At Alliance, Stephens averaged 21.9 points per game and had the 10th-highest point total in school history. She was also named to the Nebraska High School All-Century Team when it was announced in 2000. She played volleyball, basketball, and competed in track and field for the Bulldogs. She was named to the Nebraska High School Hall of Fame Foundation in 1999.

At Nebraska, Stephens was a prolific scorer, finishing with 1,976 career points. She also ranks sixth all-time in assists with 444 assists and 280 steals and started 113 games for the Huskers. She had a game-high 40 points in an 85-76 win over Oklahoma in 1989. She was also part of the Husker first team that entered the NCAA Tournament in 1988.

After that, she played professionally and then became a noted coach making assistant coaching stops at Nebraska (1990-91, 2002-03 and 2014-16), Iowa State (1992-94), St. Louis (2012 -13), Memphis (2013-14), and was the head coach of Nebraska-Kearney (1994-2002), Drake (2003-2012), Memphis 2018-2021).

Stephens said she enjoys refereeing and hopes to pass on what she knows to the younger generation.

“I’m only in my freshman year, but I was thrilled to officiate boys and girls varsity games, which led to a couple of district playoff games,” Stephens said. “My goal is simple. Represent officials positively and professionally, work hard for coaches and make the best choices possible while officiating knowing that I will never be perfect. I also want to enjoy the people I work with.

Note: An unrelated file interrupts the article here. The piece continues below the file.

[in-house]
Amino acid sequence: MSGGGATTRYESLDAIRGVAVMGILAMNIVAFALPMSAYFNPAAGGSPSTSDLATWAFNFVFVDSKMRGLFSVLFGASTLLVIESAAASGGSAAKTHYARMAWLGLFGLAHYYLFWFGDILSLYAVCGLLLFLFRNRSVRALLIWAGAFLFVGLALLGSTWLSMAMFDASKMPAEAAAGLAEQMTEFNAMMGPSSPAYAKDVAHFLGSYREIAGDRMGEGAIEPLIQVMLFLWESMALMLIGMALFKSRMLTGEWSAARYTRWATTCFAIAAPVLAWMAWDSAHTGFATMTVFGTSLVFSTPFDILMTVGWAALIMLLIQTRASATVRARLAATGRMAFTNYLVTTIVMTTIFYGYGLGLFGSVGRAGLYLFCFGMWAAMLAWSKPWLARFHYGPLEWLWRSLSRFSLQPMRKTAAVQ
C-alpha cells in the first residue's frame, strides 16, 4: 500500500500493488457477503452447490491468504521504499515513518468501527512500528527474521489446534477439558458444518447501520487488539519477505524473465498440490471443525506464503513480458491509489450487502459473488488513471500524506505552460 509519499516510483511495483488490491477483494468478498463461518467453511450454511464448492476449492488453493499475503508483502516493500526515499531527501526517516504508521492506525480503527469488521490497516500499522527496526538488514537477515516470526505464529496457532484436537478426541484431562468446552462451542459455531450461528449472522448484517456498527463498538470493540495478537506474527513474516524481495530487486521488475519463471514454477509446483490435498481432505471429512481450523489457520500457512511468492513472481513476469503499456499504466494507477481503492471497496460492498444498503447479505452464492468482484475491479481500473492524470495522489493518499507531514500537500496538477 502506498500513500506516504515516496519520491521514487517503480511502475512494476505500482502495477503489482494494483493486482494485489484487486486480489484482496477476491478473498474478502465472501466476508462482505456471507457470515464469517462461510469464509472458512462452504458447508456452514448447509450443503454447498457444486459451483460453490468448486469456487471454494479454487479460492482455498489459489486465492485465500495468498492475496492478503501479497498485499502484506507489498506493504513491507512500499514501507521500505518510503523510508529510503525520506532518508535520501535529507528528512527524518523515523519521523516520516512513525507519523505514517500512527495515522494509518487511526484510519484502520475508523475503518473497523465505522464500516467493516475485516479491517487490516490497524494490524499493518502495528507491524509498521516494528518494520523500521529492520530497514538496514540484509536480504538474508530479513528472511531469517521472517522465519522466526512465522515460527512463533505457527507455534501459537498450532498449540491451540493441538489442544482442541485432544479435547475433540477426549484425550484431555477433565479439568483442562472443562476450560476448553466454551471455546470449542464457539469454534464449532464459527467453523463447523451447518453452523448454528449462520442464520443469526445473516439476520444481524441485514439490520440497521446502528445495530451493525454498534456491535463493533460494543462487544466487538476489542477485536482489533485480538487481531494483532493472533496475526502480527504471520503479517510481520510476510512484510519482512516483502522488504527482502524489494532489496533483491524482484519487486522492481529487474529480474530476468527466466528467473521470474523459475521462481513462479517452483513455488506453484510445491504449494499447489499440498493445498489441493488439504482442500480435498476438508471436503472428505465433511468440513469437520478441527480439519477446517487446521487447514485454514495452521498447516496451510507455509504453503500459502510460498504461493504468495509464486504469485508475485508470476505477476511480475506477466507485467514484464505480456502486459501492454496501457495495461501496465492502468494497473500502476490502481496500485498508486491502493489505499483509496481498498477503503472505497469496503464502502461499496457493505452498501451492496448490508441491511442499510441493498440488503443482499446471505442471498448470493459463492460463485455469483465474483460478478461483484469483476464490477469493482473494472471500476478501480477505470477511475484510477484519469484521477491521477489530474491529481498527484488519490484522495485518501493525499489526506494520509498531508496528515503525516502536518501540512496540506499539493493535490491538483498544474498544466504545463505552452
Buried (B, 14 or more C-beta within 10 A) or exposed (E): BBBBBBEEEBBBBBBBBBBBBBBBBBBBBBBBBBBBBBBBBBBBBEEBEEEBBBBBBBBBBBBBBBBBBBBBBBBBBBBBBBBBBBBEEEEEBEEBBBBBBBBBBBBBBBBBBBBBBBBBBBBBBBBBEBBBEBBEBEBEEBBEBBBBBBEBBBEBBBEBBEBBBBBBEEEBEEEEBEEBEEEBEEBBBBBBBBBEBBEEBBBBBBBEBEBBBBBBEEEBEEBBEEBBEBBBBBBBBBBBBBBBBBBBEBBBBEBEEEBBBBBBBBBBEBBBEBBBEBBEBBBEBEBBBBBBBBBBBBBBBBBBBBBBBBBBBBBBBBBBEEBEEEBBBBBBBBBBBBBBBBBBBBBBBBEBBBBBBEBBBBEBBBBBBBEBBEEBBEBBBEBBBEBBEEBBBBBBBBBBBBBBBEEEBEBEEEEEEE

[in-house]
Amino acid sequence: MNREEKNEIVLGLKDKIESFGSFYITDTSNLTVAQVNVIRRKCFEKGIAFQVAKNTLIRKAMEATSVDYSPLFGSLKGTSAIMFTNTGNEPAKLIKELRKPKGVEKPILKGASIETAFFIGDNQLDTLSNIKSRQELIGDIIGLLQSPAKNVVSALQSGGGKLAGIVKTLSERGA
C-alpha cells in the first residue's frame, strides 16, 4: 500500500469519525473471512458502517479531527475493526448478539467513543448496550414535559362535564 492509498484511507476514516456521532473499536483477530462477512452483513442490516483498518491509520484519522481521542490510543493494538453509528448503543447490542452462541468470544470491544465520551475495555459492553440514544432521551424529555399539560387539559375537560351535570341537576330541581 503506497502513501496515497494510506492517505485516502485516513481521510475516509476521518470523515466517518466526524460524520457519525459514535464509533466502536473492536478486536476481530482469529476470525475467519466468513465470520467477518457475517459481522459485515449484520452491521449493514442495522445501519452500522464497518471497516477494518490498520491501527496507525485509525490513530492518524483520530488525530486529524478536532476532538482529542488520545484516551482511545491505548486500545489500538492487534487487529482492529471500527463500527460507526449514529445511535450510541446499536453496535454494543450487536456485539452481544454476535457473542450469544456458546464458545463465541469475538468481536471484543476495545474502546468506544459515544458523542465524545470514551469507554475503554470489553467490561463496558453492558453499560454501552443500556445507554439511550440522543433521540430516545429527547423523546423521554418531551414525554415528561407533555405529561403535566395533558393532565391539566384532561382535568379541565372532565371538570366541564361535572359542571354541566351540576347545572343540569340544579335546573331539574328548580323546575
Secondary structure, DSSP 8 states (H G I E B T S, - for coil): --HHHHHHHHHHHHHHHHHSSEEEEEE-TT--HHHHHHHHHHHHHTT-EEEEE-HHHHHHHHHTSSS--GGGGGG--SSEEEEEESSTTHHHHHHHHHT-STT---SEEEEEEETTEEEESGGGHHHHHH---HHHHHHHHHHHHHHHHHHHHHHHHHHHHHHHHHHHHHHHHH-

During her time officiating, Stephens began to see more and more women taking the whistle. That’s why she’s eager to help Schwartz organize the referee camp on June 18.

“There has been more visibility at the professional and collegiate levels for female referees as well as an intentional process to recruit and retain female referees. At the high school level, we still have a ways to go, but it’s getting better,” Stephens said. “I wanted to help support Brooke’s vision for women officials and their representation. I also want to be a positive and encouraging person for as many women as possible. »

For Schwartz, officiating is something you can decide how far you want to go.

“That’s the great thing about officiating,” Schwartz said, “once you get started, you can decide your own path and he can go with you anywhere. Just start.

She said she and her brother were always talking about refereeing.

“Throughout the season, Tory and I text and talk weekly about game situations,” Schwartz said. “In fact, I would call and share my experiences as a female official with him and he would share his experiences in regards to the need for more female officials. Tory is a giver for many begging schools and he recognizes the need more and better trained officials, so he invited us to run in a clinic.

“That’s why we (the Redhead Ref organization) are here; to provide a comfortable environment to empower women and girls, a place to start, learn and grow,” Schwartz said. “We give other women the means to access arbitration, which is FOFO’s objective. For years I have claimed to be a role model for young girls and women, so that they can “see that it is”. But now it’s about providing a space where others can learn.

Camp is only $45 and payable at the door. To register for camp, visit the camp website at https://cutt.ly/FOFO.

“Whether your goal is to get a few weekend youth games at the Y, get some college games, a full season high school schedule, or make it to the college level, just start,” Schwartz said.